Addiction is a complex subject that fails to sit in a single category. Often times it is portrayed in the simple terms of being either a disease or a moral problem.
Compulsory education teaches the value of self-control and sober judgment. Addiction is often portrayed as abnormal and something to be ashamed of. Drinking to excess represents a lack of character or a moral failure. Addicts are portrayed as untrustworthy, unreliable and selfish. Part of this belief systems stems from religious views of alcohol. Some religions teach that alcohol consumption is a violation of a moral code and admitting that a problem exists and repenting is the only way to be absolved of a weakness in character.
Treatment centers take a far less harsh view. Addicts and their families are taught that alcoholism is a complex physical and psychological disorder. Addicts and alcoholics are shown to be sick and in need of treatment and understanding. In the view of science, addiction is a chronic and potentially fatal disorder that can be treated if proper conditions are met. Professionals can use therapeutic techniques to deal with denial and certain medications can ease cravings.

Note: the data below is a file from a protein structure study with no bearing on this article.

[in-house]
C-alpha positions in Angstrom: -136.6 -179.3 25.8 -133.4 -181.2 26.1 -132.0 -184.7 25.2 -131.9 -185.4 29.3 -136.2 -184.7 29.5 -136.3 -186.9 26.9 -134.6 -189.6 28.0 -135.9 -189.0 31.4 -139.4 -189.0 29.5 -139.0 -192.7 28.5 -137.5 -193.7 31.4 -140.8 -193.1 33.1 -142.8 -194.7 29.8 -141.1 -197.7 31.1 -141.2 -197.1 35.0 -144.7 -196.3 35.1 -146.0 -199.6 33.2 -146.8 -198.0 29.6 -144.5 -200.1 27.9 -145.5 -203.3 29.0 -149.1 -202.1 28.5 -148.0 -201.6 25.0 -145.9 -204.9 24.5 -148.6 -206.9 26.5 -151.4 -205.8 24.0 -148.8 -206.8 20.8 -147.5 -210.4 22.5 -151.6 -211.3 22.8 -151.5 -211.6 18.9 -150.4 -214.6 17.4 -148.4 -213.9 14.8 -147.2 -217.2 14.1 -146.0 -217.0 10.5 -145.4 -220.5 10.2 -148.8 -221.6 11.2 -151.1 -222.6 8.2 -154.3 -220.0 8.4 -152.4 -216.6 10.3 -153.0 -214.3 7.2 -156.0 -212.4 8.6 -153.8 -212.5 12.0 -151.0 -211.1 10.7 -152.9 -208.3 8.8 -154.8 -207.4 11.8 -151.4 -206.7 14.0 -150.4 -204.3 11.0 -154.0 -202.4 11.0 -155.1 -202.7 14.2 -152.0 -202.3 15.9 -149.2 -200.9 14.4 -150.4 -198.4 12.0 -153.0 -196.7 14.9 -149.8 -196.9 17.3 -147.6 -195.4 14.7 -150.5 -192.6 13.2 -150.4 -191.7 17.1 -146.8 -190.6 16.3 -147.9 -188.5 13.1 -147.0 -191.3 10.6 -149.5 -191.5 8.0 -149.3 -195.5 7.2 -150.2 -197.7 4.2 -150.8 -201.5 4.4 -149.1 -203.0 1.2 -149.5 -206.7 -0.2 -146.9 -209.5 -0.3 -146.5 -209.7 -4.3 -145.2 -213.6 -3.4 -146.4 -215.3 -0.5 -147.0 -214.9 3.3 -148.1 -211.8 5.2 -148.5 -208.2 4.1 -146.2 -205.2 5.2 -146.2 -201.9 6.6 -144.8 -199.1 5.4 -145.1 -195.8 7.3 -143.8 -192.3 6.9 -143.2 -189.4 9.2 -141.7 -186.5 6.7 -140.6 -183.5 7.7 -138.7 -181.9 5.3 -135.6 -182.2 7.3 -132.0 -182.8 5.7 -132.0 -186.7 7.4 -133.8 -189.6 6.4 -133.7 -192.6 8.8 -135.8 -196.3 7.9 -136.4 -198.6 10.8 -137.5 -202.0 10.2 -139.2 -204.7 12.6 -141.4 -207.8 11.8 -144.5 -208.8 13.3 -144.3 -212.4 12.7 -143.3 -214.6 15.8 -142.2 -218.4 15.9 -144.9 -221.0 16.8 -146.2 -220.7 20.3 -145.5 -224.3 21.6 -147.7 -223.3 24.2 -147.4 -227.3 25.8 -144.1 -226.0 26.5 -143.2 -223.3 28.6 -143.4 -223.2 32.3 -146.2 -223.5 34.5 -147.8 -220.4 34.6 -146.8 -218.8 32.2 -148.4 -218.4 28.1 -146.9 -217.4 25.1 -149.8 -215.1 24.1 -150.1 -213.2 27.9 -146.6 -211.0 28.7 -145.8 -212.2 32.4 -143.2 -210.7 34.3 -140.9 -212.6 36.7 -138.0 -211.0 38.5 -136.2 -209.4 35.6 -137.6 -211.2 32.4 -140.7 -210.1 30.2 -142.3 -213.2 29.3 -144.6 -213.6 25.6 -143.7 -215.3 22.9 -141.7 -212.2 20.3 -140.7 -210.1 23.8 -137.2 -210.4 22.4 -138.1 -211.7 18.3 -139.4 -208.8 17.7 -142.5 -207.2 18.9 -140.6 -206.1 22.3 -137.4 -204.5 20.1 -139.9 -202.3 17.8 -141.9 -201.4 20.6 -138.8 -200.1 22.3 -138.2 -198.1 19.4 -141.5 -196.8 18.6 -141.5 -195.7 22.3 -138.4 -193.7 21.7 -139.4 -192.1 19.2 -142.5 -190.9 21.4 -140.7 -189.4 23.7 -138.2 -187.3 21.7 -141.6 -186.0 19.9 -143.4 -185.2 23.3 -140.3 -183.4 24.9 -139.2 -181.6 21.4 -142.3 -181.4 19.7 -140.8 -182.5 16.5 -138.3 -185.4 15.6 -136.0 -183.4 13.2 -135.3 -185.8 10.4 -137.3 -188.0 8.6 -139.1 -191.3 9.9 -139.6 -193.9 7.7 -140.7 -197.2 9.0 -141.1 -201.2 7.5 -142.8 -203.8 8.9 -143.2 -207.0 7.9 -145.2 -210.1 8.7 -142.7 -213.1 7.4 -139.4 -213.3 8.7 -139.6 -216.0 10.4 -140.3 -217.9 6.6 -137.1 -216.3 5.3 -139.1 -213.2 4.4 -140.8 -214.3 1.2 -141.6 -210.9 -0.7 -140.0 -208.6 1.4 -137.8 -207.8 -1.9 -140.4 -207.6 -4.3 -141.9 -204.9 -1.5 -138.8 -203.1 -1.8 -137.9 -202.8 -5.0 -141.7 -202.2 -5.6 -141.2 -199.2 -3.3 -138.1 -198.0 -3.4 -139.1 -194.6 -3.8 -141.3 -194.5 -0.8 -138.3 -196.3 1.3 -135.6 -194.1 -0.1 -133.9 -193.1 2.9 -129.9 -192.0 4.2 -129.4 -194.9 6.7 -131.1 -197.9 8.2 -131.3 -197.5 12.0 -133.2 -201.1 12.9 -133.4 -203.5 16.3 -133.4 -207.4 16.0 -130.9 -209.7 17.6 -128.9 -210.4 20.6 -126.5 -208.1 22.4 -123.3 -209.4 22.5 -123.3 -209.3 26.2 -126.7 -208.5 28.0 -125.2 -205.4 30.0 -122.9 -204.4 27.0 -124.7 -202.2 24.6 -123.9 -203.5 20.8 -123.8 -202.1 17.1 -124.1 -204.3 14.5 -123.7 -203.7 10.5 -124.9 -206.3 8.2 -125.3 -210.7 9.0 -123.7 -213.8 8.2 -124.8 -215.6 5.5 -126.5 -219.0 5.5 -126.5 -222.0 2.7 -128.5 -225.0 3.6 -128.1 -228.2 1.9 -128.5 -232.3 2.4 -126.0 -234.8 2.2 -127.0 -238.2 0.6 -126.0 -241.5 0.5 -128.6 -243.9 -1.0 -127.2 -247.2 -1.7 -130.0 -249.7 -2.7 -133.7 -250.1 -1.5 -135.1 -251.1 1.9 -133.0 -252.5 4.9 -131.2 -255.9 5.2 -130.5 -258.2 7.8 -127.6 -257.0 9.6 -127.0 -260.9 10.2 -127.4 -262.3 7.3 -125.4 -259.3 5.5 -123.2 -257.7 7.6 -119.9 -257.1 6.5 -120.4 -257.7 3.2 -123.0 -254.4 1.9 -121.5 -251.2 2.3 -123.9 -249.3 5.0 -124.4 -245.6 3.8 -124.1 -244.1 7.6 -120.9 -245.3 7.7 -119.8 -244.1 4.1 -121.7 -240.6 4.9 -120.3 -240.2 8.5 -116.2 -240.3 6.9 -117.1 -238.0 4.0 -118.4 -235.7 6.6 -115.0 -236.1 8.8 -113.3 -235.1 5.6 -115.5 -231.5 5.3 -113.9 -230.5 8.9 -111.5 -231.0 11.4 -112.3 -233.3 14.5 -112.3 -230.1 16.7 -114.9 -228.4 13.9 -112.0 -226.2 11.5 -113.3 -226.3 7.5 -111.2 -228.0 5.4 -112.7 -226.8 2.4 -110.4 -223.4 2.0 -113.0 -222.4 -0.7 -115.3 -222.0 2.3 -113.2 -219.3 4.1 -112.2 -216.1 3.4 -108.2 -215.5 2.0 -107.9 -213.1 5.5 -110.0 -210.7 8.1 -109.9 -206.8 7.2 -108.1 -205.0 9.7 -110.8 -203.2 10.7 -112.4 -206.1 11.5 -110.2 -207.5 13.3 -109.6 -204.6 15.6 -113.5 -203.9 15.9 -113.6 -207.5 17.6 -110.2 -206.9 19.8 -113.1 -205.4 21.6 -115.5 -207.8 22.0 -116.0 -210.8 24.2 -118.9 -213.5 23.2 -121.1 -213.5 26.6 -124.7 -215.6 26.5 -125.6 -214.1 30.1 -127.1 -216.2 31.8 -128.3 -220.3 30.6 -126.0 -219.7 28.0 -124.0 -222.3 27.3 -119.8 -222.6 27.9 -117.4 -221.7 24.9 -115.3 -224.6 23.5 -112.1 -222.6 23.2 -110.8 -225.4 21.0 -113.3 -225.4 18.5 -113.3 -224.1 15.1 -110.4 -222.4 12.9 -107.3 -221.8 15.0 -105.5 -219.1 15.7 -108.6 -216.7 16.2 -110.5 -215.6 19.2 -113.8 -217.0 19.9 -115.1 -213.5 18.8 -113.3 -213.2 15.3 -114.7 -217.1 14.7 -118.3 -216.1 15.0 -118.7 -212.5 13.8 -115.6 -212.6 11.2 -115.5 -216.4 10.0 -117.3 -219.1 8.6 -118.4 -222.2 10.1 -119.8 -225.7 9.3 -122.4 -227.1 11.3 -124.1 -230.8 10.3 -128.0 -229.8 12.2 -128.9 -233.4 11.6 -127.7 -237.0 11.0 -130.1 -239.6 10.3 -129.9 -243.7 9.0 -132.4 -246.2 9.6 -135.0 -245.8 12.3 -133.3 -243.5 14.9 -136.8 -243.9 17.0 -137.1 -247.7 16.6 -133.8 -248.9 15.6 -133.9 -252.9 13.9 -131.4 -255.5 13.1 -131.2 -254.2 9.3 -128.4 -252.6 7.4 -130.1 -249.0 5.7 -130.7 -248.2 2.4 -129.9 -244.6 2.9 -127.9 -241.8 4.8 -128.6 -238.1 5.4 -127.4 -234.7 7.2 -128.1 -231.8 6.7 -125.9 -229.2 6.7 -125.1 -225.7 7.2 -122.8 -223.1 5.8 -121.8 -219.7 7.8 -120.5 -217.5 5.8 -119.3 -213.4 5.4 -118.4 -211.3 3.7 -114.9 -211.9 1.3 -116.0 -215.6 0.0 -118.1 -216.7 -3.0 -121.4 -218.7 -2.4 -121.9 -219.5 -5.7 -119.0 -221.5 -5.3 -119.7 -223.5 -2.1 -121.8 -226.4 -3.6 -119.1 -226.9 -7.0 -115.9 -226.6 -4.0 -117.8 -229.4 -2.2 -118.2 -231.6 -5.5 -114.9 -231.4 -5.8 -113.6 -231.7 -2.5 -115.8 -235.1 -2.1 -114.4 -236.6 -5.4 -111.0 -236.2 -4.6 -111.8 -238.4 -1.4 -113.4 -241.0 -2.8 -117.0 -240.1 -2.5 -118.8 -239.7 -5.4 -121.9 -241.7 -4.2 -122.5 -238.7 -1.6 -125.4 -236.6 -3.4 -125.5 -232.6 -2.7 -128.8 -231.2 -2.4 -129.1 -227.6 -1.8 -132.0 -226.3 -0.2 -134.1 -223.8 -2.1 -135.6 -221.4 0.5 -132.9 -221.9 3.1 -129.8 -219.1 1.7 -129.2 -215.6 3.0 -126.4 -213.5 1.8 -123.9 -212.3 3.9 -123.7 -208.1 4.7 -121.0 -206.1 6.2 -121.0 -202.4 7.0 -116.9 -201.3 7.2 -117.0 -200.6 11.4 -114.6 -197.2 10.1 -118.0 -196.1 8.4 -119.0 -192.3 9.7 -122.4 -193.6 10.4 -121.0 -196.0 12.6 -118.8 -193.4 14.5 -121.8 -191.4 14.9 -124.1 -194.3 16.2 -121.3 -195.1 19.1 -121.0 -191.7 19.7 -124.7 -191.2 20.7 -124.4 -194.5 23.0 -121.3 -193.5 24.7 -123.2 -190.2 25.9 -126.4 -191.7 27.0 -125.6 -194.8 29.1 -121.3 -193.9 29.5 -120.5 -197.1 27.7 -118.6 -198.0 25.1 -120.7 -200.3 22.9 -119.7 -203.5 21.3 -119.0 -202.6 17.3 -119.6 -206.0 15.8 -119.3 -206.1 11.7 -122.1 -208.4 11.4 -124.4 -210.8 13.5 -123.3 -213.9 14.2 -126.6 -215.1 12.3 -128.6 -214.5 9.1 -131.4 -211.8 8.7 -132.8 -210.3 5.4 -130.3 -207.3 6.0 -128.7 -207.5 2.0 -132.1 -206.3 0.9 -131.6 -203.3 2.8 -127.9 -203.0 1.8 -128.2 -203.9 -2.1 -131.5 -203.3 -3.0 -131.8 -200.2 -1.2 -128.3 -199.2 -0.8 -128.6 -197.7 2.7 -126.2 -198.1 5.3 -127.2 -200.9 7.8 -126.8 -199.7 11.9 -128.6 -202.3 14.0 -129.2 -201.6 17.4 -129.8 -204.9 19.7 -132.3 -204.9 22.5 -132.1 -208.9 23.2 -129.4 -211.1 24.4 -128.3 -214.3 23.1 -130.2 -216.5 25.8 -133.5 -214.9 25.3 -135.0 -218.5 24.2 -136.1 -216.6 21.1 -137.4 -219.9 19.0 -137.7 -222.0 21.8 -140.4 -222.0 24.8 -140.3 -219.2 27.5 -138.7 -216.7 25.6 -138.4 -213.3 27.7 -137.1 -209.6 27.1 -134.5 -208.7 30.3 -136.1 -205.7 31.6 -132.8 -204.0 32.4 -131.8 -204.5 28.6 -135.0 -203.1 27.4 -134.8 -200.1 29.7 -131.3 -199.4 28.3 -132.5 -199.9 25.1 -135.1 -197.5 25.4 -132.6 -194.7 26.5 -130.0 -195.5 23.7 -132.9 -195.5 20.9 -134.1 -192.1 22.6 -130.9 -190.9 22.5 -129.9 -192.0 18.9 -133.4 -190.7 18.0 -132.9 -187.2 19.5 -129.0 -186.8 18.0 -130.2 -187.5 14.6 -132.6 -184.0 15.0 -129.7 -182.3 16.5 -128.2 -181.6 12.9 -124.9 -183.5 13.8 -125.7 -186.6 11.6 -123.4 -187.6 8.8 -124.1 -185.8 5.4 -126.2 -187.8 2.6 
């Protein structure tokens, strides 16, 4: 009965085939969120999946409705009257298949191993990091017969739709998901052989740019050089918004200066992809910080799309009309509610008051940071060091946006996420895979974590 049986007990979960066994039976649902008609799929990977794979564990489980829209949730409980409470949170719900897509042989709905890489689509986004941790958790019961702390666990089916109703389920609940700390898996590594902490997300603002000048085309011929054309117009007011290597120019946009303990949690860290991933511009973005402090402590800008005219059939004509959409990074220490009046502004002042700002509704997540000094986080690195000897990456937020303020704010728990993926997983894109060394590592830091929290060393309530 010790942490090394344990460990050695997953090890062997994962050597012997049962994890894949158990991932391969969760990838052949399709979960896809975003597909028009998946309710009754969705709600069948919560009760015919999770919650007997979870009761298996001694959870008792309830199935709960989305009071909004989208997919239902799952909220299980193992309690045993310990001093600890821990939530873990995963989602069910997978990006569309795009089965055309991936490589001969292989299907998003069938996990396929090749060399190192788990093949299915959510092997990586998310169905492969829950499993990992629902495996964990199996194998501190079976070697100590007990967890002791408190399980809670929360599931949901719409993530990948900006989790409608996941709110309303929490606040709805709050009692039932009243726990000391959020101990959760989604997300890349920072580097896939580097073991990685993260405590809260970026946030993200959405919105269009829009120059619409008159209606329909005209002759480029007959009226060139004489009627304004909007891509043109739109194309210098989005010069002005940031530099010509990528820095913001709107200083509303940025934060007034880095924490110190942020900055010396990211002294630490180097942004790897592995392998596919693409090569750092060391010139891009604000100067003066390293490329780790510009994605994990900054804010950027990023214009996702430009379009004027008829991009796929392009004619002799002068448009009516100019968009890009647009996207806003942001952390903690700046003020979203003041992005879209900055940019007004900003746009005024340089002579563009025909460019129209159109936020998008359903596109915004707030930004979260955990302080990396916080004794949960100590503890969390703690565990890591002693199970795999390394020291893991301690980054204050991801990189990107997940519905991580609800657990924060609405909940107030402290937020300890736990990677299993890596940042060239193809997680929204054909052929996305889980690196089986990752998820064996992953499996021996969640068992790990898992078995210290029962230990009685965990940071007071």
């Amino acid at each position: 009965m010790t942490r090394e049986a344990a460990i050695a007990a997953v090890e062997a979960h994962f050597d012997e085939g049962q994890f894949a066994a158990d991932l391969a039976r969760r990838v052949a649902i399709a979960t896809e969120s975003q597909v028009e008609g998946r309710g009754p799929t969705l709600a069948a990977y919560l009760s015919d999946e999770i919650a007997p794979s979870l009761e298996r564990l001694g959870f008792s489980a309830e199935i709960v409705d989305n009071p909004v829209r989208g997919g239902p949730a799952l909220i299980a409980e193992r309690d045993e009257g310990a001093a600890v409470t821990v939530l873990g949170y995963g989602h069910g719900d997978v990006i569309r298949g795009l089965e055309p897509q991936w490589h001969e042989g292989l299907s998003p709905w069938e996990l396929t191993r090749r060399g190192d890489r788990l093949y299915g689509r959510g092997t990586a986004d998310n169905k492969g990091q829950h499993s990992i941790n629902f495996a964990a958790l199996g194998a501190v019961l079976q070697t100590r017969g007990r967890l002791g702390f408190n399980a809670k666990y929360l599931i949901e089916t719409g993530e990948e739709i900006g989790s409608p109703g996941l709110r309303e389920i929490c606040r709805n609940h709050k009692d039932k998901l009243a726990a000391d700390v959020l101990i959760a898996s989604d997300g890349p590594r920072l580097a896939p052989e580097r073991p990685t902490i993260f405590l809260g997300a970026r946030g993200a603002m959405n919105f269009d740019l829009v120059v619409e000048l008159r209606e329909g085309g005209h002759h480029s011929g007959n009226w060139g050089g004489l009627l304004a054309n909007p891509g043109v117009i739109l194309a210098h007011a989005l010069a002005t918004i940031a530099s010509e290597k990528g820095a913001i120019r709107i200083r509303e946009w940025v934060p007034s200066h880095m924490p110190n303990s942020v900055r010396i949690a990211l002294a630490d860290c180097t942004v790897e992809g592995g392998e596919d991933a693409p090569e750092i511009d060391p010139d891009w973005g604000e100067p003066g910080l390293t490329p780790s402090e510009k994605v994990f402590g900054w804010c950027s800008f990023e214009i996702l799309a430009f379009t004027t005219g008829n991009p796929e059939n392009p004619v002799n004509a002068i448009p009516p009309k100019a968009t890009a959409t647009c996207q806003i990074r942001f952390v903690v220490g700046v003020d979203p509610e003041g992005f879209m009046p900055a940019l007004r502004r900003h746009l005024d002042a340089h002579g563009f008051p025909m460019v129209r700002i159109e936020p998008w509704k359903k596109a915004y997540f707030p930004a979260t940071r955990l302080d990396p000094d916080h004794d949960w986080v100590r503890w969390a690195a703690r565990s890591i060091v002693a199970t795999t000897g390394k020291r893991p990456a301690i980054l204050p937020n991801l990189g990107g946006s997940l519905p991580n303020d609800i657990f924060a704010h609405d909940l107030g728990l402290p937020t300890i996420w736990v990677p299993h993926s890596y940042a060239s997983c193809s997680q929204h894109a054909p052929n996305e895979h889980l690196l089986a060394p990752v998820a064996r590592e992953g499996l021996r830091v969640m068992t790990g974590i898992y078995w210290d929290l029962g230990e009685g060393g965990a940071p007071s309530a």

The two position of morality versus disease are divergent and far to simplistic to properly sum up something as complex as addiction. In historical writings this type of analysis can be compared to the singular causation fallacy. Weak historical writing will often credit one single event to causing another. An example would be that the election of Abraham Lincoln as President caused the American Civil War. While this analysis might be true in some respects, the Civil War was the result of thousands of other events tied together. Understanding the causes of addiction require digging deeper than painting broad strokes to describe the epidemic, while understanding that each case of addiction probably has unique causes.